Pre-Op

Patients are required to read and sign consent forms that explain in detail what to expect from surgery, possible side effects and the rare but serious complications that could potentially arise.

During the days leading up to surgery, a doctor may require you to begin a regimen that includes lubrication drops, antibiotic drops and special washes to cleanse the eyelids. Following these requests precisely will minimize the possibility of complications.

On the day of surgery, a clean, makeup- and lotion-free face is required before going under the laser. Remember, you will be awake during surgery, although a mild sedative may be given, and numbing drops will be placed in the eyes. The Laser Room will be cold, so dress warmly for the event. There may be several other people present, in addition to the surgeon, to assist in the procedure. Be prepared to have your hair netted and eyelids taped open, and be aware that the laser light is extremely bright. You will be asked to focus on objects or to remain still during the procedure by the doctor (or if the Wavefront system is used, a computerized voice may also instruct you). Warning: There will be a slight burning odor (similar to burning hair) while the laser does its job.

Although a bit scary, the entire procedure is quick and painless.

Post-Op

You may be asked to remain at the surgical center for a couple of hours afterward, but have someone standing by to drive you home. You should then rest in a dark room. The eyes need to recover and might sting or tear and be sensitive to light. My eyes stung and were quite teary for several hours after the procedure, but my vision was nearly perfect within 48 hours.

Although many patients claim to have excellent vision immediately after surgery with little or no pain, others need a day or two of light activity before their eyes feel fully recovered. Dry eyes, requiring the use of lubricating drops, may also result from surgery.

Post-operative instructions may include the following: wearing goggles or eye shields while sleeping for two weeks to prevent damage to the corneas; no eye-rubbing for at least one month; no swimming, hot-tubbing or saunas for three weeks; no eye makeup for three weeks; no shower spray near the eyes for two weeks; and limited exercise for one week.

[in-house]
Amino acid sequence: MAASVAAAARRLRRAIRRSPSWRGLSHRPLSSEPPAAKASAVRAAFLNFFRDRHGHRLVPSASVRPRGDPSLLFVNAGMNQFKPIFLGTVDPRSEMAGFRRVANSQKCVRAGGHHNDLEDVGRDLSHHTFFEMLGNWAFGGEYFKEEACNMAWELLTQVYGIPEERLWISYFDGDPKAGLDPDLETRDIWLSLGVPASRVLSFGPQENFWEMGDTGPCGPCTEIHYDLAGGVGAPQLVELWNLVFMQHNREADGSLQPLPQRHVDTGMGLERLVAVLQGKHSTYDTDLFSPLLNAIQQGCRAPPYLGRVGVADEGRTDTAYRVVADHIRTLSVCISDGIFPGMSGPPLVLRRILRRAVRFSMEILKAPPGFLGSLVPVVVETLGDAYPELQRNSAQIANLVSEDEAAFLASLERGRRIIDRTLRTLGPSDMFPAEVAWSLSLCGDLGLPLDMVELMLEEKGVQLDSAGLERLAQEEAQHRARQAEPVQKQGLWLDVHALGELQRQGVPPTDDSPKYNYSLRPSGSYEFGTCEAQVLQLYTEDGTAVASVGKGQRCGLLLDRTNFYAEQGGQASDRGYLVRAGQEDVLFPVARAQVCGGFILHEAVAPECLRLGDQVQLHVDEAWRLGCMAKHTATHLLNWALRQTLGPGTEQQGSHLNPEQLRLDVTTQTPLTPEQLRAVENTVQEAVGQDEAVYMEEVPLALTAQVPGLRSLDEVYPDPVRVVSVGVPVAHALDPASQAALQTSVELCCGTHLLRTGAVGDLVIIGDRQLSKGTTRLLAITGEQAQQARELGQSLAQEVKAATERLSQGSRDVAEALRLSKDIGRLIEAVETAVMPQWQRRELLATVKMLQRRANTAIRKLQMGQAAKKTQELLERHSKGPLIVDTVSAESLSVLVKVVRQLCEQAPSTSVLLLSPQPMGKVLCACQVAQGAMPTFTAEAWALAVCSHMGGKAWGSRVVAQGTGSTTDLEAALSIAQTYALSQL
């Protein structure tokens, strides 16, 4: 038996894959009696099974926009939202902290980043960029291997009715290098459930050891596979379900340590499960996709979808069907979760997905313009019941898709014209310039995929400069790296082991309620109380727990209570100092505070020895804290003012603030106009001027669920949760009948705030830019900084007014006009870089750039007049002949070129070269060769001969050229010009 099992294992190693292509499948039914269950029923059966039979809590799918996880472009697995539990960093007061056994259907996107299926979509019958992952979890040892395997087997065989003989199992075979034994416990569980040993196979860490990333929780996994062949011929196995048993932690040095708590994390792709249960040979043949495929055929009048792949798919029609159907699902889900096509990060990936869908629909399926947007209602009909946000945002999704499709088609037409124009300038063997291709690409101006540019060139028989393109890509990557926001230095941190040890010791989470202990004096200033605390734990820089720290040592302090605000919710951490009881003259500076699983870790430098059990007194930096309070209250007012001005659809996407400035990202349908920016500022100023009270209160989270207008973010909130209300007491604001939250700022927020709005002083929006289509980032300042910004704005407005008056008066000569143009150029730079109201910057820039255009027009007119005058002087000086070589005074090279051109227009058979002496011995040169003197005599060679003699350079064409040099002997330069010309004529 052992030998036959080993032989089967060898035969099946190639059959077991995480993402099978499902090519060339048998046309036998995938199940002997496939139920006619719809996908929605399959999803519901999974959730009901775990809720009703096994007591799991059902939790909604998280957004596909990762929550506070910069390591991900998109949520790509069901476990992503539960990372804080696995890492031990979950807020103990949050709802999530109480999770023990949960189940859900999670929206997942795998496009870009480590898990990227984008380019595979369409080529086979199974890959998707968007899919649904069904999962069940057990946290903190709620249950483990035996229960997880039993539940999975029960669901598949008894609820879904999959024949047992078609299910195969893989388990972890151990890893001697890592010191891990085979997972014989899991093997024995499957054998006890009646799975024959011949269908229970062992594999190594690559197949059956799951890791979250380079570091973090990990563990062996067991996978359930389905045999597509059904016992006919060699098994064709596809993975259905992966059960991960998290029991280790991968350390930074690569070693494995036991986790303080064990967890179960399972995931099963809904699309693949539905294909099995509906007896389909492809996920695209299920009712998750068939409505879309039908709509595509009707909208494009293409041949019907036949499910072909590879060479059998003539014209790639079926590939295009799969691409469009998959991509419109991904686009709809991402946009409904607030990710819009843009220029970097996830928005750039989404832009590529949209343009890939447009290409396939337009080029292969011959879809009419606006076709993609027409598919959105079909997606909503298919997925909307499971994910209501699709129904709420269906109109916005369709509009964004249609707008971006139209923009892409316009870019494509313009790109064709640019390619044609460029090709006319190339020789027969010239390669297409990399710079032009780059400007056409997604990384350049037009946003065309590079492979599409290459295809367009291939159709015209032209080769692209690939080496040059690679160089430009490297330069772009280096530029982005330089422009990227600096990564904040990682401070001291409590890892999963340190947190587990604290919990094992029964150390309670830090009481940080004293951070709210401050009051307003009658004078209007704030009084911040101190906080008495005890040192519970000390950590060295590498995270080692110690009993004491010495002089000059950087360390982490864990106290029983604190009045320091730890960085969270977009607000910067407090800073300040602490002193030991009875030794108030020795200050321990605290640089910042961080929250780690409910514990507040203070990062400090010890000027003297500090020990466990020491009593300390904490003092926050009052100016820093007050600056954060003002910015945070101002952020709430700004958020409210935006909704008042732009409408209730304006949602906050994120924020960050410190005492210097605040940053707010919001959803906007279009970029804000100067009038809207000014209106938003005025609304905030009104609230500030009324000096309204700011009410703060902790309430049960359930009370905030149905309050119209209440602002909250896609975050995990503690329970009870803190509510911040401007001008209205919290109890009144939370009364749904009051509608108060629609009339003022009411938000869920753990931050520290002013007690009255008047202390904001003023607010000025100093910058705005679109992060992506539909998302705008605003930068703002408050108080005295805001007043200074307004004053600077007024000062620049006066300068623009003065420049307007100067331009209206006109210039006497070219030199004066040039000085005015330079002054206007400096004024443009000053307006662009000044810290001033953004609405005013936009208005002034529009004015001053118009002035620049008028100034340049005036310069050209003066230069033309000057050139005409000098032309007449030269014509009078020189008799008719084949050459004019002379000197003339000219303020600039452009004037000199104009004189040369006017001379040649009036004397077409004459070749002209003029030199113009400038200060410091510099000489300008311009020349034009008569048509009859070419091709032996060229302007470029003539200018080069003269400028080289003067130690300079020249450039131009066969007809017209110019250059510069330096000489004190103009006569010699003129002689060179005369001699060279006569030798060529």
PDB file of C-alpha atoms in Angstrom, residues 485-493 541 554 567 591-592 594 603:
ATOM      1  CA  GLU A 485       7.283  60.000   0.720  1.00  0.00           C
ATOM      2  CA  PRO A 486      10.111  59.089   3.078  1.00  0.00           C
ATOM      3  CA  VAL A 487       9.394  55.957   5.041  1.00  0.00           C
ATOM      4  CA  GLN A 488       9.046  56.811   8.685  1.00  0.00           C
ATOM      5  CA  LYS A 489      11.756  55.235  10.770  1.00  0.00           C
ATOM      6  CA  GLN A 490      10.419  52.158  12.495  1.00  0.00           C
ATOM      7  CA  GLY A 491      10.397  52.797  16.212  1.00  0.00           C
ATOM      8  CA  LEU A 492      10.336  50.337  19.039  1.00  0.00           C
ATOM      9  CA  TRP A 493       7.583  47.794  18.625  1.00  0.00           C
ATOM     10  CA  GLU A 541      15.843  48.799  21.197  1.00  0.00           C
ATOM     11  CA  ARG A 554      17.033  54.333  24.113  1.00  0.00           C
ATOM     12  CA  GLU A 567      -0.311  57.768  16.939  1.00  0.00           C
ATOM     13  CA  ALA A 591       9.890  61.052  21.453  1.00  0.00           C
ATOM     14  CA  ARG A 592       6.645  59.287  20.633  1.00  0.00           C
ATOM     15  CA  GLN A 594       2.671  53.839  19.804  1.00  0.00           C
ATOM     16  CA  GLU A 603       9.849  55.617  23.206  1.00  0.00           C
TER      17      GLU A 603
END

Later On

Although the vast majority of patients usually see improvement and stabilization in their eyesight over a period of several months, there can be side effects and complications.

These can include under-correction or over-correction, which may require an additional laser treatment or the wearing of eyeglasses or contact lenses. Some patients may require mild reading glasses after myopic vision correction, as I did.

Early side effects, which usually improve over a period of weeks or months, include sensitivity to light, halos and double vision. I experienced light sensitivity and halos, which mostly disappeared after a month or so.

Infections can occur after surgery, so it’s very important to use the antibiotic drops provided by the doctor. Infections can lead to damaged corneas and the possibility of permanent loss of vision.

Life With Perfect Vision

Each day that passes since the surgery, I notice something new that I hadn’t before — the patterns in the leaves on the trees, the crests on the waves in the ocean, the wings on the butterflies in the garden and the FedEx guy standing at my gate.

It was all well worth it!